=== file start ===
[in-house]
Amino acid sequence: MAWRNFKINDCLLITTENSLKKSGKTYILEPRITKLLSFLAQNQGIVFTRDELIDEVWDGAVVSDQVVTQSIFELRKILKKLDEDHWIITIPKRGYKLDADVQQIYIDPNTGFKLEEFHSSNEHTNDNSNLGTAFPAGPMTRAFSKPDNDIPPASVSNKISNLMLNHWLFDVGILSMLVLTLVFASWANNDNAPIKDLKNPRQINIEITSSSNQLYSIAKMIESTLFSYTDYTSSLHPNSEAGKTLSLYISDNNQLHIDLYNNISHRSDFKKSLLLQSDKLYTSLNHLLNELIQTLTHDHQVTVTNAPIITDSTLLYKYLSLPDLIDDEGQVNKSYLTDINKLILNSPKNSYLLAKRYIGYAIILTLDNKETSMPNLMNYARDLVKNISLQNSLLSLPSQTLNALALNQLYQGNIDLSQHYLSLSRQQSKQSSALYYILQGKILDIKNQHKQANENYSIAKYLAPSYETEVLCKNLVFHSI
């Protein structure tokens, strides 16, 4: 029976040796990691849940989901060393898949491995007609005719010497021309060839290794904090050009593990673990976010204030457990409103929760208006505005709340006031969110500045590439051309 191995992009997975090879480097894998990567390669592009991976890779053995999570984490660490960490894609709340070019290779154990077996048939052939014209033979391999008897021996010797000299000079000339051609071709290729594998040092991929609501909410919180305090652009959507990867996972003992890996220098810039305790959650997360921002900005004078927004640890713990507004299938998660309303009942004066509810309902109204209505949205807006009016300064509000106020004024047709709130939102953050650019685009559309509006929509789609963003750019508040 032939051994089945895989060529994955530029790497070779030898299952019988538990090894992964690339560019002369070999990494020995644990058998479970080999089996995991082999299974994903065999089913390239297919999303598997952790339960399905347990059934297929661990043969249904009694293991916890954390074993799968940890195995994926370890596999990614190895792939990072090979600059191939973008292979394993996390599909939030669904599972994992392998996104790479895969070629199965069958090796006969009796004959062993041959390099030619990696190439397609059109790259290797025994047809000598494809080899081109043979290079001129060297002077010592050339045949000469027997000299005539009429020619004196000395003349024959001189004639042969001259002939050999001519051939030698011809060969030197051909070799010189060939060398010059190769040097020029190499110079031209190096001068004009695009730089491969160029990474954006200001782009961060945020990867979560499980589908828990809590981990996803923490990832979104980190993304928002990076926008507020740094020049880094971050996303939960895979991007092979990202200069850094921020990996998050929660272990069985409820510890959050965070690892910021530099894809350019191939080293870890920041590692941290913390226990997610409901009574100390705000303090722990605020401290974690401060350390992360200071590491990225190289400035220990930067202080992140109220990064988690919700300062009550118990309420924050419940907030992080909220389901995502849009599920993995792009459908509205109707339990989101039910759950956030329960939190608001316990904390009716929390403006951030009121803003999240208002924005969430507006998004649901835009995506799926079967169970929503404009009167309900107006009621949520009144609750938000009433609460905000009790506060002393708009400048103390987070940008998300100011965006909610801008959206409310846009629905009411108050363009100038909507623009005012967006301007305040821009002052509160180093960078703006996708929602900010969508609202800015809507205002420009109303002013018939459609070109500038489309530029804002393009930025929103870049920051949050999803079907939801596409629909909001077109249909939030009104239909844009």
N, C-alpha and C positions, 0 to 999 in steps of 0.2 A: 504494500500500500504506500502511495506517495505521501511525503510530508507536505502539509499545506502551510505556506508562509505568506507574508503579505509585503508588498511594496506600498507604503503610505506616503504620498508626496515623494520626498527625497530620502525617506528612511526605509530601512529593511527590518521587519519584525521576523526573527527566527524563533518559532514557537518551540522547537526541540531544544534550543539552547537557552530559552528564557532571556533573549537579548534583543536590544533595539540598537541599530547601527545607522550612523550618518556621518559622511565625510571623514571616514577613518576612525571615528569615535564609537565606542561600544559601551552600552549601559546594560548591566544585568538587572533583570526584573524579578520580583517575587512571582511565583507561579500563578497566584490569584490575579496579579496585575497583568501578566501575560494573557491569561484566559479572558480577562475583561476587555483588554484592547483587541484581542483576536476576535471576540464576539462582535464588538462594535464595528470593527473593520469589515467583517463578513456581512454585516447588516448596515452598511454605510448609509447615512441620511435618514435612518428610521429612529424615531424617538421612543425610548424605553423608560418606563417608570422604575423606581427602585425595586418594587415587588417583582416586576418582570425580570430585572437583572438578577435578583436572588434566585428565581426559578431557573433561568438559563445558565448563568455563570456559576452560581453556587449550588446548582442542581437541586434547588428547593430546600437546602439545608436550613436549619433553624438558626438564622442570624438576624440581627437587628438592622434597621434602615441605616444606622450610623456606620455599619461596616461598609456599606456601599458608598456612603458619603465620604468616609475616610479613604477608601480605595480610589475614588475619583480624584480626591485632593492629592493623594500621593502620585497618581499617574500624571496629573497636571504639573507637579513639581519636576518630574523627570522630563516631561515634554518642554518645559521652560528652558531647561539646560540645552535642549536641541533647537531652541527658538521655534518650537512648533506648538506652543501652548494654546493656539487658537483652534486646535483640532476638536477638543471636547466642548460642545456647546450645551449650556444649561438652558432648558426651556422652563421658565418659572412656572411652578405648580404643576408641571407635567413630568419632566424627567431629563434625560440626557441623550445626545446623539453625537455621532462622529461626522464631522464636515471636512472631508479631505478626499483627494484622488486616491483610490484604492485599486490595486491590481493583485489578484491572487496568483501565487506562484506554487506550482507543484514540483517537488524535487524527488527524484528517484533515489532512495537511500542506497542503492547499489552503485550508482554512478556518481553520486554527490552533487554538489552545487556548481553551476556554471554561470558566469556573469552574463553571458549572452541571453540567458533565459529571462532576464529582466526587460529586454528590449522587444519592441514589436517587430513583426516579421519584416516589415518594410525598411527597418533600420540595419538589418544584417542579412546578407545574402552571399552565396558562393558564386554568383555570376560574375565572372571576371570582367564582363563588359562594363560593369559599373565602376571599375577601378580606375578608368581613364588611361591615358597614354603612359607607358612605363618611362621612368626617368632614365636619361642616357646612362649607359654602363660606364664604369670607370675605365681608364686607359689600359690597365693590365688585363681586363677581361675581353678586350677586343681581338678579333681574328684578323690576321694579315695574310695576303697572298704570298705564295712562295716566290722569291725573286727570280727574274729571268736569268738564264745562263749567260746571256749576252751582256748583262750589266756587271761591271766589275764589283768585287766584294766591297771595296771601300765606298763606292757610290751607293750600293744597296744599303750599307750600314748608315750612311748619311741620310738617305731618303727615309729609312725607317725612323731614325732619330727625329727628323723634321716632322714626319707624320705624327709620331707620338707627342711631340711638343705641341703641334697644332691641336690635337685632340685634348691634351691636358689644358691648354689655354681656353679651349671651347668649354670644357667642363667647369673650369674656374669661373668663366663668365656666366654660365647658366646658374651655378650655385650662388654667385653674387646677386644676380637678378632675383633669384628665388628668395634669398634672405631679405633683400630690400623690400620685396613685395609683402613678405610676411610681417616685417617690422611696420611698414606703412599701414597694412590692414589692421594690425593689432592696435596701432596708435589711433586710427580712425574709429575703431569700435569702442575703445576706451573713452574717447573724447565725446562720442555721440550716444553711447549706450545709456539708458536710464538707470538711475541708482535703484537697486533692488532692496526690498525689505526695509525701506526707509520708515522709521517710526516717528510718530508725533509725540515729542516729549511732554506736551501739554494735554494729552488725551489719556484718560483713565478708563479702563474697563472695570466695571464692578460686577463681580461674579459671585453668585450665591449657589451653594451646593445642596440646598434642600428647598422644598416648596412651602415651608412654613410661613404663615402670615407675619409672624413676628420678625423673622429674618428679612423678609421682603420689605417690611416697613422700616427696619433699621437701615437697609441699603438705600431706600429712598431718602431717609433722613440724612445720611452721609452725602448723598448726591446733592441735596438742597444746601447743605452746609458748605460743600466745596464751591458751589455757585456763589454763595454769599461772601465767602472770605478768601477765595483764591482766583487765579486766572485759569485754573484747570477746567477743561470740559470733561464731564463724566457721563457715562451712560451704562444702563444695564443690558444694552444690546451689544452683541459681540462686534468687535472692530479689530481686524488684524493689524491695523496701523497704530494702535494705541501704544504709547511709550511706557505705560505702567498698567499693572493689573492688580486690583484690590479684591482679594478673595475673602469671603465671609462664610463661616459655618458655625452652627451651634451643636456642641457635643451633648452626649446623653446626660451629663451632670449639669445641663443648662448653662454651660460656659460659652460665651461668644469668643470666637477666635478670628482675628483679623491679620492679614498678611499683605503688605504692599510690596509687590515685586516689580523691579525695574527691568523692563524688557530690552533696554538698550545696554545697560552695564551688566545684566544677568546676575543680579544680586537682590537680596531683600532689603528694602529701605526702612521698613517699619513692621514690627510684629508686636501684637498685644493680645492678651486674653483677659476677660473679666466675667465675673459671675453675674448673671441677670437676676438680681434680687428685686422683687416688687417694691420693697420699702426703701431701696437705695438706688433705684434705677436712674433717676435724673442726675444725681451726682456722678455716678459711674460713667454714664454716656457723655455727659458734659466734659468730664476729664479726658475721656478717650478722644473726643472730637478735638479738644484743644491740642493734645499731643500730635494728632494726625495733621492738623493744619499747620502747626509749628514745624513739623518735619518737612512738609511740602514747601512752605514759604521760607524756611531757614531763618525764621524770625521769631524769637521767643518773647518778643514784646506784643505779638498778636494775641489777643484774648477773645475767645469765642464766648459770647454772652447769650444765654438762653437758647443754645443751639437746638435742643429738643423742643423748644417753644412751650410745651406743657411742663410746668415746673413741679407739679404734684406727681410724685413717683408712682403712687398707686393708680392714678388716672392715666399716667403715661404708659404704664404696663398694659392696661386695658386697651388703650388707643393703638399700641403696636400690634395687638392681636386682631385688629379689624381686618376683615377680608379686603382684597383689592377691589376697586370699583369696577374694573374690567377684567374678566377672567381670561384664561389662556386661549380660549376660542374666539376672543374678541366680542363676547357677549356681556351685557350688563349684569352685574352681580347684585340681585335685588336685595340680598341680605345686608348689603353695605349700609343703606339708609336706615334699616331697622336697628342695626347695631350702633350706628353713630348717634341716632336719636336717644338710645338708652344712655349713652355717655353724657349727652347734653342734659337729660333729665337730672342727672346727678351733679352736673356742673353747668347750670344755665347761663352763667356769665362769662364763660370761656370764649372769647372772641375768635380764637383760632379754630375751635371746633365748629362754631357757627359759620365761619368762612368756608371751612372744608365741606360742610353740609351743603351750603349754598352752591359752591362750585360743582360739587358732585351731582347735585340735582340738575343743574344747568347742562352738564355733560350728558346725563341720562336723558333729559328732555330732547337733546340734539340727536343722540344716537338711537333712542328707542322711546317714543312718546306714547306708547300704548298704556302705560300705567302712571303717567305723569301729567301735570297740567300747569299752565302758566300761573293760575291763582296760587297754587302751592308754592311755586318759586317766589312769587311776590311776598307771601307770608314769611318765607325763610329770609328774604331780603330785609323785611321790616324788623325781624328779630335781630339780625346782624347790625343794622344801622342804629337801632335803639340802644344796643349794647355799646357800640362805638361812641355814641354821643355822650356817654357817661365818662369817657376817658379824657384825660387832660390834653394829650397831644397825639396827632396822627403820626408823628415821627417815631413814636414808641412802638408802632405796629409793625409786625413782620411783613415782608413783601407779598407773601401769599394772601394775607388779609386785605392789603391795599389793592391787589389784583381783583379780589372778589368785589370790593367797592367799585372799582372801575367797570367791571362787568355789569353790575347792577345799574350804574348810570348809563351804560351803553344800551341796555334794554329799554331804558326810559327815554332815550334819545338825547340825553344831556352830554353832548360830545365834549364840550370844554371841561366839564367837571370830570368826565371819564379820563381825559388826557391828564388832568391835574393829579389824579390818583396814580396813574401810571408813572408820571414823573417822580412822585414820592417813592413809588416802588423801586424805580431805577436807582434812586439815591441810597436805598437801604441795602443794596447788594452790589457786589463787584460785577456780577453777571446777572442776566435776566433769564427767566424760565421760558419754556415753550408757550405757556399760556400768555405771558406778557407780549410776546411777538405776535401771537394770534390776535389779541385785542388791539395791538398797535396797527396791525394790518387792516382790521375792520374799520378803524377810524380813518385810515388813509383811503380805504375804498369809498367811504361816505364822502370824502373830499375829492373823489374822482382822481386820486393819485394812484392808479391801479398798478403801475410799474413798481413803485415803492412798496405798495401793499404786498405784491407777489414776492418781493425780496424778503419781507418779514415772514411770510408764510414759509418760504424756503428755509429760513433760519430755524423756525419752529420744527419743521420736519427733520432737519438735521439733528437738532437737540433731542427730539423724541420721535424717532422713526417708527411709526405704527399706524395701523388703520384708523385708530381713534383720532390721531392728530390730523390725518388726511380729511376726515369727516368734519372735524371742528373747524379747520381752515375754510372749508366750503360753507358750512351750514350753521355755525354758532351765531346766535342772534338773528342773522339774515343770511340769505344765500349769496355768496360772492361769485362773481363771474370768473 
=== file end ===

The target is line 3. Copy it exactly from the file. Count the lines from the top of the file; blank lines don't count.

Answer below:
């Protein structure tokens, strides 16, 4: 029976040796990691849940989901060393898949491995007609005719010497021309060839290794904090050009593990673990976010204030457990409103929760208006505005709340006031969110500045590439051309 191995992009997975090879480097894998990567390669592009991976890779053995999570984490660490960490894609709340070019290779154990077996048939052939014209033979391999008897021996010797000299000079000339051609071709290729594998040092991929609501909410919180305090652009959507990867996972003992890996220098810039305790959650997360921002900005004078927004640890713990507004299938998660309303009942004066509810309902109204209505949205807006009016300064509000106020004024047709709130939102953050650019685009559309509006929509789609963003750019508040 032939051994089945895989060529994955530029790497070779030898299952019988538990090894992964690339560019002369070999990494020995644990058998479970080999089996995991082999299974994903065999089913390239297919999303598997952790339960399905347990059934297929661990043969249904009694293991916890954390074993799968940890195995994926370890596999990614190895792939990072090979600059191939973008292979394993996390599909939030669904599972994992392998996104790479895969070629199965069958090796006969009796004959062993041959390099030619990696190439397609059109790259290797025994047809000598494809080899081109043979290079001129060297002077010592050339045949000469027997000299005539009429020619004196000395003349024959001189004639042969001259002939050999001519051939030698011809060969030197051909070799010189060939060398010059190769040097020029190499110079031209190096001068004009695009730089491969160029990474954006200001782009961060945020990867979560499980589908828990809590981990996803923490990832979104980190993304928002990076926008507020740094020049880094971050996303939960895979991007092979990202200069850094921020990996998050929660272990069985409820510890959050965070690892910021530099894809350019191939080293870890920041590692941290913390226990997610409901009574100390705000303090722990605020401290974690401060350390992360200071590491990225190289400035220990930067202080992140109220990064988690919700300062009550118990309420924050419940907030992080909220389901995502849009599920993995792009459908509205109707339990989101039910759950956030329960939190608001316990904390009716929390403006951030009121803003999240208002924005969430507006998004649901835009995506799926079967169970929503404009009167309900107006009621949520009144609750938000009433609460905000009790506060002393708009400048103390987070940008998300100011965006909610801008959206409310846009629905009411108050363009100038909507623009005012967006301007305040821009002052509160180093960078703006996708929602900010969508609202800015809507205002420009109303002013018939459609070109500038489309530029804002393009930025929103870049920051949050999803079907939801596409629909909001077109249909939030009104239909844009």